It’s no secret President Trump is working to create thousands more American energy jobs, reduce regulations on energy producers and restore parity to the tax code. Given these goals, it’s time for Congress to work with the president to end the unfair practice of granting tax incentives favoring one energy sector over another and give more promising American energy technologies a chance to flourish.

In addition, the U.S. solar power industry has fallen victim to government sponsored cyber-thieves operating in China. It has been well documented how an army of cyber-hackers in China raided hundreds of U.S. companies and hacked into intellectual property worth billions. Solar companies were particularly hard hit along with many tech firms, U.S. Steel and other businesses. Subsequently China is now overproducing solar power cells and flooding international markets with cut-rate solar panels.

American solar power companies Suniva and the U.S. division of SolarWorld have filed for bankruptcy due primarily to overproduction of solar cells from China and other foreign competitors. SunEdison and Sungevity have also declared bankruptcy. These failings follow Abengoa’s bankruptcy announcement in 2016, Abound Solar’s collapse in 2012 and Solyndra’s much publicized demise in 2011.

Despite significant problems for the solar industry and the unreliability of wind power, America is leading the way in the development of promising fuel cell technology. Fuel cells are powered by natural gas – something we have plenty of in the U.S. Even more noteworthy is how the fuel cell industry shows strong growth potential. Walmart and the huge mail-order fulfillment operation Amazon are already replacing their antiquated battery powered fork lifts and industrial vehicles with vehicles powered by natural gas fuel cells.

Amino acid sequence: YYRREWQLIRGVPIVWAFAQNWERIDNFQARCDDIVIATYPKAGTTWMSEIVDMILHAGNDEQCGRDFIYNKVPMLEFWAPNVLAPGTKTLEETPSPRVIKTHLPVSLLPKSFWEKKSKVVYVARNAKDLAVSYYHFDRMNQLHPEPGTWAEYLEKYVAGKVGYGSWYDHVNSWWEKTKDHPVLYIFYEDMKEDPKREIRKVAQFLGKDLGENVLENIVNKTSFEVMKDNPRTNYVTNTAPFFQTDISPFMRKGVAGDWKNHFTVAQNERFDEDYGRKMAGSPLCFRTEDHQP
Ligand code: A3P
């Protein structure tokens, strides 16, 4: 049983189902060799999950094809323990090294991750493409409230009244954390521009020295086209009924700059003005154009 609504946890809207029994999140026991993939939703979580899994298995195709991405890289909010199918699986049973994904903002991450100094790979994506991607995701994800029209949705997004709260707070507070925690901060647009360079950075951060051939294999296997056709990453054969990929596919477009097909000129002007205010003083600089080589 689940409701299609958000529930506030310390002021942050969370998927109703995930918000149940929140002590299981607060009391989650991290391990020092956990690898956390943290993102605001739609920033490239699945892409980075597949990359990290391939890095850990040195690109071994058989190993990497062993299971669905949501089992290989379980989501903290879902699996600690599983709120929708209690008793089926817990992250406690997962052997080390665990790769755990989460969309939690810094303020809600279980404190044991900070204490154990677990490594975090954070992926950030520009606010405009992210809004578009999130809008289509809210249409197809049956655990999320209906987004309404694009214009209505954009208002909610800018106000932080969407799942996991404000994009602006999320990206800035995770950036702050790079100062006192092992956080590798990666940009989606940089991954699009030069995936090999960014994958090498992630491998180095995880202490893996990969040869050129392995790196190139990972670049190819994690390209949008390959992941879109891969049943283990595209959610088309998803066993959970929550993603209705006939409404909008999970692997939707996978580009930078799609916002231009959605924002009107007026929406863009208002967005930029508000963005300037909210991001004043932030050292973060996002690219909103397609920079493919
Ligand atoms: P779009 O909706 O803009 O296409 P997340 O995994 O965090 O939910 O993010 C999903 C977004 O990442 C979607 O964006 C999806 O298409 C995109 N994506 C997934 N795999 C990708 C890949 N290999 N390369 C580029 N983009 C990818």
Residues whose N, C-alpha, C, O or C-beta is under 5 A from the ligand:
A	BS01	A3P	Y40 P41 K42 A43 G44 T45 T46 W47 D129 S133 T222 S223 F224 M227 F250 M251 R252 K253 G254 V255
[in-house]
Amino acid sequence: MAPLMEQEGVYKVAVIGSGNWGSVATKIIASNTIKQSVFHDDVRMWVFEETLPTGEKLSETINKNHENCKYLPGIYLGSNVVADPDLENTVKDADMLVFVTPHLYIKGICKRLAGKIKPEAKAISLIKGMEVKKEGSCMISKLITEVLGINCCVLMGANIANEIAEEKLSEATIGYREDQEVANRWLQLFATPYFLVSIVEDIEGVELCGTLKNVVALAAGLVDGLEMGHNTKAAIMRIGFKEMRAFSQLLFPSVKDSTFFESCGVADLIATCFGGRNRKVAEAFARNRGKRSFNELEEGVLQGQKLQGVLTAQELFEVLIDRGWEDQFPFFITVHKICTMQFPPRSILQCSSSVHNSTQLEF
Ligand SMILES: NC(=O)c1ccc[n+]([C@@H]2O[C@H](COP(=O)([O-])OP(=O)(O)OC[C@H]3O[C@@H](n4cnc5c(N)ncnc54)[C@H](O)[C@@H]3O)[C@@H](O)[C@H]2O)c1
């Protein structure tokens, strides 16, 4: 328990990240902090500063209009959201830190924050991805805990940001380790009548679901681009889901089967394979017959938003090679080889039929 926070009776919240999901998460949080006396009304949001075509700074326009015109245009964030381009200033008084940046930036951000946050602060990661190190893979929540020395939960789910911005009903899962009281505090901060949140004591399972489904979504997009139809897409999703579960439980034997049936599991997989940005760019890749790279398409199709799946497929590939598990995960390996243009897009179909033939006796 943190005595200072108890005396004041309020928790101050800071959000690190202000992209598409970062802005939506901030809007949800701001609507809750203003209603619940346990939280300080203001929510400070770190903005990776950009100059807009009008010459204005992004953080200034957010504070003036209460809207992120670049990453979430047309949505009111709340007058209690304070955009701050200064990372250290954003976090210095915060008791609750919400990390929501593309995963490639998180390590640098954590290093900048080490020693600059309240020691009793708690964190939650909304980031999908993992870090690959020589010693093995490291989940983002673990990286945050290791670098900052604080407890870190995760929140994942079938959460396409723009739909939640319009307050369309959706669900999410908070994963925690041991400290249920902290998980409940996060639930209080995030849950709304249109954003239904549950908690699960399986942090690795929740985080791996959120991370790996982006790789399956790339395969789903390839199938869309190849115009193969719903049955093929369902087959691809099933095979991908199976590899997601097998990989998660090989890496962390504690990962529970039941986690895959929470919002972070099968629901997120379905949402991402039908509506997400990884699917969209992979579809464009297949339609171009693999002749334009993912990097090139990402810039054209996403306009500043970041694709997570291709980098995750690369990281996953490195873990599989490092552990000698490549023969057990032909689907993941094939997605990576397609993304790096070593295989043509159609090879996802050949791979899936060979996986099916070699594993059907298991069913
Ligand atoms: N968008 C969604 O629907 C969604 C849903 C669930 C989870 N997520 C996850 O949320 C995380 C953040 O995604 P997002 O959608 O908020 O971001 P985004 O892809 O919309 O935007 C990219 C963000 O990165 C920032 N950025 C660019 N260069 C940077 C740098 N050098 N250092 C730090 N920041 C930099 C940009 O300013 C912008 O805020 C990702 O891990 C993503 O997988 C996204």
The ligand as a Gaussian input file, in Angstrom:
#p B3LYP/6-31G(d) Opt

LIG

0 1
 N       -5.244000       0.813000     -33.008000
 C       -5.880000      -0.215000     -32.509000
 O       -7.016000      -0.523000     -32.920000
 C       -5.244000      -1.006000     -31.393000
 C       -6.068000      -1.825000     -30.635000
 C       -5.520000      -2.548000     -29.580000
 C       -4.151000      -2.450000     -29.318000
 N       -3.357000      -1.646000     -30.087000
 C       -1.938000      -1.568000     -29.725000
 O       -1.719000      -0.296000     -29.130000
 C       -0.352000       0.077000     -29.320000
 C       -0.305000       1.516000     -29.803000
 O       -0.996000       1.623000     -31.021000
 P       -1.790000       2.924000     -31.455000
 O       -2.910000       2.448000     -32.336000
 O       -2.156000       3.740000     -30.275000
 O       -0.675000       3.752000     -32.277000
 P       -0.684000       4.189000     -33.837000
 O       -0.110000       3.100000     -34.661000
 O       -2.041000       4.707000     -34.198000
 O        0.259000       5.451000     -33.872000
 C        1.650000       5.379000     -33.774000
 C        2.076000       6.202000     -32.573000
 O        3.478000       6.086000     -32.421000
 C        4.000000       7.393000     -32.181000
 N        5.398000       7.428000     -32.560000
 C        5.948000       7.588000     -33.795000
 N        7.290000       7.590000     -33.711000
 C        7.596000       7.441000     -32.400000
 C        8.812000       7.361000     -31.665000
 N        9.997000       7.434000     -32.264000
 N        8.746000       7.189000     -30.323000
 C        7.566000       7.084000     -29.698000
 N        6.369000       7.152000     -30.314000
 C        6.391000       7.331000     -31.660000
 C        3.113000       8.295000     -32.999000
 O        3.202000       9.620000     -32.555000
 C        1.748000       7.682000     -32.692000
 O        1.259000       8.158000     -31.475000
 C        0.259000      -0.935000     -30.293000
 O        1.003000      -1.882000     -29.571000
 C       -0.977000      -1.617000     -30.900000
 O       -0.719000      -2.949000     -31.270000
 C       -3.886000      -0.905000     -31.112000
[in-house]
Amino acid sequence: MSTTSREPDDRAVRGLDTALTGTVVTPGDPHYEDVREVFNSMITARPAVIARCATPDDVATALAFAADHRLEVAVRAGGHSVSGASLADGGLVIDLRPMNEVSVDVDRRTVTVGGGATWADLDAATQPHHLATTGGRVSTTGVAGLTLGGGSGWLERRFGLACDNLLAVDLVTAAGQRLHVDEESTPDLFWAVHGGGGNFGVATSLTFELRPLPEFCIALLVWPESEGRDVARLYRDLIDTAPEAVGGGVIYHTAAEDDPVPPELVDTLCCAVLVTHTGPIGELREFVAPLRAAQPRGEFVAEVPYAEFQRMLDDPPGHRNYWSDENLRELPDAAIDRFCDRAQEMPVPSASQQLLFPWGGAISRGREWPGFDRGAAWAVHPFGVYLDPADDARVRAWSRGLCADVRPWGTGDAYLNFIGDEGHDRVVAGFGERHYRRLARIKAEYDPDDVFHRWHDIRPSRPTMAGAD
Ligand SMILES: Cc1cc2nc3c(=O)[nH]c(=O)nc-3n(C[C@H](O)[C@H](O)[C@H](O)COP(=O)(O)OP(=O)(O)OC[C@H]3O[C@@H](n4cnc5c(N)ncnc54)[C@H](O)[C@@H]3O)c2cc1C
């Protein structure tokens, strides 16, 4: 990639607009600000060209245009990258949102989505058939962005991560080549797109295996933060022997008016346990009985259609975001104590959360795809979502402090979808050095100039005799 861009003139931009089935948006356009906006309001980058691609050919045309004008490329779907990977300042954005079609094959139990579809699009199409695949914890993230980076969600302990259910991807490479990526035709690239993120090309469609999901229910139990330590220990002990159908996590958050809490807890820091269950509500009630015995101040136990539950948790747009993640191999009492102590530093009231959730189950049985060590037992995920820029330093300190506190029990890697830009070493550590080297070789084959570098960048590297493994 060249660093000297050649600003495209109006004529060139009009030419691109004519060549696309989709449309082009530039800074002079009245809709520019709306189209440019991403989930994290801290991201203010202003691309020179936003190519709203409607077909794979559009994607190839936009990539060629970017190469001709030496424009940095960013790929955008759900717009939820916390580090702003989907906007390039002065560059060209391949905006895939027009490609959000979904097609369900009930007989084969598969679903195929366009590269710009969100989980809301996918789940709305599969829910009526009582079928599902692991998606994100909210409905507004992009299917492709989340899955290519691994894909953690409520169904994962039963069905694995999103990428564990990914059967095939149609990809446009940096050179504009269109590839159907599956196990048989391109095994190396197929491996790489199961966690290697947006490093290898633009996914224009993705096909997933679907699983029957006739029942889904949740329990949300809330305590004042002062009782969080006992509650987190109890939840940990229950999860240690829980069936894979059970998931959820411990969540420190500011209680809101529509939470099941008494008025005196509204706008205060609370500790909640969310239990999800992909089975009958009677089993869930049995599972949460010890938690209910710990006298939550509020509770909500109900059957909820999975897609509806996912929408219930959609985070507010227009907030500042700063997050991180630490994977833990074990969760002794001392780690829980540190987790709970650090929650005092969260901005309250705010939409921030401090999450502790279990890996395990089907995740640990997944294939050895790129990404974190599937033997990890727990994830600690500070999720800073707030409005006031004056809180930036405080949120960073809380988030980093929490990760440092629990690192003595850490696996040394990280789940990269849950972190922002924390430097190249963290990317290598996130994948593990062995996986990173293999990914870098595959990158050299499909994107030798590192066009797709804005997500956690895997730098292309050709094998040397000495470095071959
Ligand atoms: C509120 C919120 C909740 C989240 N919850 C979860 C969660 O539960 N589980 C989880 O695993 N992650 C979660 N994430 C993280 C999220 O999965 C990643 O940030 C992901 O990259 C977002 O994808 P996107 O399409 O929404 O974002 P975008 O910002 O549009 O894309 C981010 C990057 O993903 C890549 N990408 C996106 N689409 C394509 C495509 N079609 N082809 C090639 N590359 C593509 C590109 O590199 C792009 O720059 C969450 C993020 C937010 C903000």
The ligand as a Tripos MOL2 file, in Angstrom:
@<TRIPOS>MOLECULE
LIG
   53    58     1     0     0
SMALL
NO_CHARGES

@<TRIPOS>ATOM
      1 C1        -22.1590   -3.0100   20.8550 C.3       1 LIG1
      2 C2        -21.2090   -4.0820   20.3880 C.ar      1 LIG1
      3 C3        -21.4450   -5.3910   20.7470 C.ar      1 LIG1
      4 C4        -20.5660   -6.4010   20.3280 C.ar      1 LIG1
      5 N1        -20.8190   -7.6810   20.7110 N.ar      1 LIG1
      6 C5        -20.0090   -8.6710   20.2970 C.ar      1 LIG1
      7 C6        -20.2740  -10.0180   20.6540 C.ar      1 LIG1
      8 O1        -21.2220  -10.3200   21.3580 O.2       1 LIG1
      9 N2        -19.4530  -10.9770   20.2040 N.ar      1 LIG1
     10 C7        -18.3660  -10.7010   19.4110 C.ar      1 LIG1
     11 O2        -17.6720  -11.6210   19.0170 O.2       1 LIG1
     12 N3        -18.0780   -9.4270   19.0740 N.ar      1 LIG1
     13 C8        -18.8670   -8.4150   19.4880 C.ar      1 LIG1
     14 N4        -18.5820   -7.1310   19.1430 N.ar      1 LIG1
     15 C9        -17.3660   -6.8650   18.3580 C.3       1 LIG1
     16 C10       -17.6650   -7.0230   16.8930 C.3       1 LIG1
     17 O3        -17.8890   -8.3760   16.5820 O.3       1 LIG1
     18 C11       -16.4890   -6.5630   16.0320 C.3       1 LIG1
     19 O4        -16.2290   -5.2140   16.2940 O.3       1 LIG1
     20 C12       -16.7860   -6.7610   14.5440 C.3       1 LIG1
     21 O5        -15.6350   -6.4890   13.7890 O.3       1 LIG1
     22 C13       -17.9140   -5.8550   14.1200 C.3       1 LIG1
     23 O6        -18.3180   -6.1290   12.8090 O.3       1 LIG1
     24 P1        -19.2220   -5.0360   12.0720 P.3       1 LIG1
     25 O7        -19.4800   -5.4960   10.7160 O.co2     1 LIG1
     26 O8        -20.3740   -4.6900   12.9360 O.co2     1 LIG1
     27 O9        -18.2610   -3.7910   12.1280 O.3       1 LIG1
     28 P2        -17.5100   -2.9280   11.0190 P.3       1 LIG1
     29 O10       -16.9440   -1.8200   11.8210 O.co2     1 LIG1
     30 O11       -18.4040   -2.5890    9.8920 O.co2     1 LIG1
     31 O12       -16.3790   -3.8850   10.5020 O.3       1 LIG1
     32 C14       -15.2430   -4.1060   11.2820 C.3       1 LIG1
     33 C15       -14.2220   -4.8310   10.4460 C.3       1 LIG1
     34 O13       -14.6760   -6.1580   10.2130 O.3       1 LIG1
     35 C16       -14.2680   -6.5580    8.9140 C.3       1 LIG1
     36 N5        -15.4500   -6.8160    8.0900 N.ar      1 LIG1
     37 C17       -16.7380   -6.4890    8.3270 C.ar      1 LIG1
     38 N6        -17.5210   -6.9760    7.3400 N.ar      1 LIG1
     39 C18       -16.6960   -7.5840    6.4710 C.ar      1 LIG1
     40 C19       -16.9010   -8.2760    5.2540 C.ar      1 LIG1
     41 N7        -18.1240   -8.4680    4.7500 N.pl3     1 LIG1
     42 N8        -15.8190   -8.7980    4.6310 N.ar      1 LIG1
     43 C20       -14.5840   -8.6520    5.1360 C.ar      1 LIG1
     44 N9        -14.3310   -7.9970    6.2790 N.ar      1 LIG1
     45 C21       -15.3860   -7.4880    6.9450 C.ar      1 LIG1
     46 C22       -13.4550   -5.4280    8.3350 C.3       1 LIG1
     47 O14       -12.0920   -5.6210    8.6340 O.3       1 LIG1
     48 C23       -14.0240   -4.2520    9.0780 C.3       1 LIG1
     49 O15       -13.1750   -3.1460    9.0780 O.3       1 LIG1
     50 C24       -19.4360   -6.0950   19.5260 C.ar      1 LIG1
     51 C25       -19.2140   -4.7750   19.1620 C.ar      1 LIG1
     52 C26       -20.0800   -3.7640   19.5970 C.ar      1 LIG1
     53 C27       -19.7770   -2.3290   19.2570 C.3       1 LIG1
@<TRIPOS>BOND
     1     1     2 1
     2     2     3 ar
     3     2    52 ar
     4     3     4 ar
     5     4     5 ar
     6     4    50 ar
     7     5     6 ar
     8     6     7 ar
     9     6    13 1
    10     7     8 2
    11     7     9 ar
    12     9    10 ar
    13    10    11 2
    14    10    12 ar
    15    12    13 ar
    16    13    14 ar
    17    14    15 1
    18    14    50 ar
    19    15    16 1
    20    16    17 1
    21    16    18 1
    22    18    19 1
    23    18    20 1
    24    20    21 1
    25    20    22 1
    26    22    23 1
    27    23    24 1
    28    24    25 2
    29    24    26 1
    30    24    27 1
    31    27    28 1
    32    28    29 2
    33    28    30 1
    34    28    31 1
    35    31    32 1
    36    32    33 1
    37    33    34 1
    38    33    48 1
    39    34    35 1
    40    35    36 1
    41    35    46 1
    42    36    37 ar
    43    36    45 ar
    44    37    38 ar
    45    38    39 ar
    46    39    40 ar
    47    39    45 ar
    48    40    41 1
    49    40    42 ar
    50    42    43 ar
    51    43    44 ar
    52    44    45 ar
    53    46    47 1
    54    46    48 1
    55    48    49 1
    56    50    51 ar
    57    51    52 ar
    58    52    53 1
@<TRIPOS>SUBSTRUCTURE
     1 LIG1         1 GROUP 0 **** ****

At the Toyota proving grounds in Arizona, hydrogen fuel fuel cells are being tested in 18 wheel trucks. These vehicles have no exhaust emissions. And companies like eBay, AT&T and Home Depot are installing stationary fuel cells to provide secure, onsite electricity for their facilities to ensure that they can remain operational in the event of an electric grid outage.

Natural gas fuel cells are clean, recharge more quickly than outdated electric batteries and are much less expensive to maintain. And because fuel cells are powered by our own abundant natural gas supplies, they don’t rely on environmentally disastrous cobalt and lithium mining operations around the world. Cobalt and lithium are needed to make battery powered vehicles for the U.S. Most of these mines in Africa, Russia and Asia are strip mines and are environmental tragedies. The mining operations have also become horrific examples of human rights abuses for the workers who labor in them – some mine workers are as young as four years old.

The United States is the undisputed leader in fuel cell technology which, if properly developed, would give America a global competitive advantage and would enhance our national energy security. But as with solar power, China hopes to gobble up this technology. So far, China isn’t producing fuel cells, but the question remains, will Congress allow this vital energy resource to be co-opted by China or other foreign competitors?